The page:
I ❤️ Jekyll
After a few years of neglect and paying Digital Ocean $5/month+tax for hosting
by Wordpress site, I decided it was time for a change. I have been using the
static website generator, Jekyll, at work to power a couple of websites and I
just love it’s simplicity. Jekyll is also what powers GitHub Pages making
it really simple to host really great looking blog totally for free on GitHub.
There are plenty of examples of Jekyll sites and blogs hosted on GitHub Pages
just a few clicks away on Google, but I thought I’d share some of the details of
how I set up this site that I didn’t find elsewhere.
Firstly, some of the things I love about Jekyll:
- Markdown: It’s great being able to just type words and add simple
formatting, but I’m still able to sprinkle in a few HTML tags if needed. I can
even rely on my text editor (currently Atom) to check spelling as I type.
- Git Workflow: Unlike my Wordpress site I can write content any where with
just a simple text editor then push changes to a Git repository next time I’m online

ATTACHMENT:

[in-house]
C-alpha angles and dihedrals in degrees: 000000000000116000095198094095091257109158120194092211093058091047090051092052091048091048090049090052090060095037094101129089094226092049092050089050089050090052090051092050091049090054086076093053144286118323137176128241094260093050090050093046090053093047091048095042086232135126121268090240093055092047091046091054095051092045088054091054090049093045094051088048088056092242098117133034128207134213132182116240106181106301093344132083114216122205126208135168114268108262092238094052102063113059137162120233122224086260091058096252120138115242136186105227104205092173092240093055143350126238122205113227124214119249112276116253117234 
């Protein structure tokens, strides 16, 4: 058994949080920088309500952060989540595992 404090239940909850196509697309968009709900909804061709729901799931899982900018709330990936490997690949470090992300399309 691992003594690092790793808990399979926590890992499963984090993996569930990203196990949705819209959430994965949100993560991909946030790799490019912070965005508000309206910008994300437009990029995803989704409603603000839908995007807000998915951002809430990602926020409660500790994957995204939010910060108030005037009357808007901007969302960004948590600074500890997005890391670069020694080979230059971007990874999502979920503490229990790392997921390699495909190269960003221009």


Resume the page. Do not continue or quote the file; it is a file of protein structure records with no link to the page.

(I’m currently writing this 37,000 feet somewhere above the Indian Ocean). With
GitHub Pages pushing to the Master branch of my repository automatically
publishes the latest version of the site. Similarly, on my other Jekyll sites I
have started using Git Hooks to invoke build and deploy scripts automatically
when the Master Branch is pushed.
- [Liquid]: Scripting in Liquid is good enough to create some pretty flexible
layouts. See below for more about Liquid and Arrays.
- Posts, Collections & Data: Jekyll’s built in ability to create pages and
content from data files and YAML is really powerful.
Moving my blog from Wordpress to Jekyll + GitHub Pages wasn’t all easy
though, there were a few challenges I had to solve. Rather than describe them
all here and make one long enormous post, I’ll create separate posts about
each and include links here.
GitHub Pages and Jekyll plug-ins
GitHub has a fixed, limited set of Jekyll plugins that it supports and will not
execute any custom or 3rd party plug-ins. I assume they want to avoid people
running custom code on their servers. I never felt the need to use Jekyll
Plug-ins on the other Jekyll sites I have built so I didn’t think this would be
much of an issues, but there was more than one occasion where
a custom liquid filter (e.g. for processing a Jekyll data hash table) or Jekyll
generator (e.g. for generating category pages) would have made things simpler.
So far I have found work arounds but I keep wondering whether I will have to
switch to generating my site elsewhere then pushing the generated site to GitHub.
I really want to avoid that but we’ll see how it goes.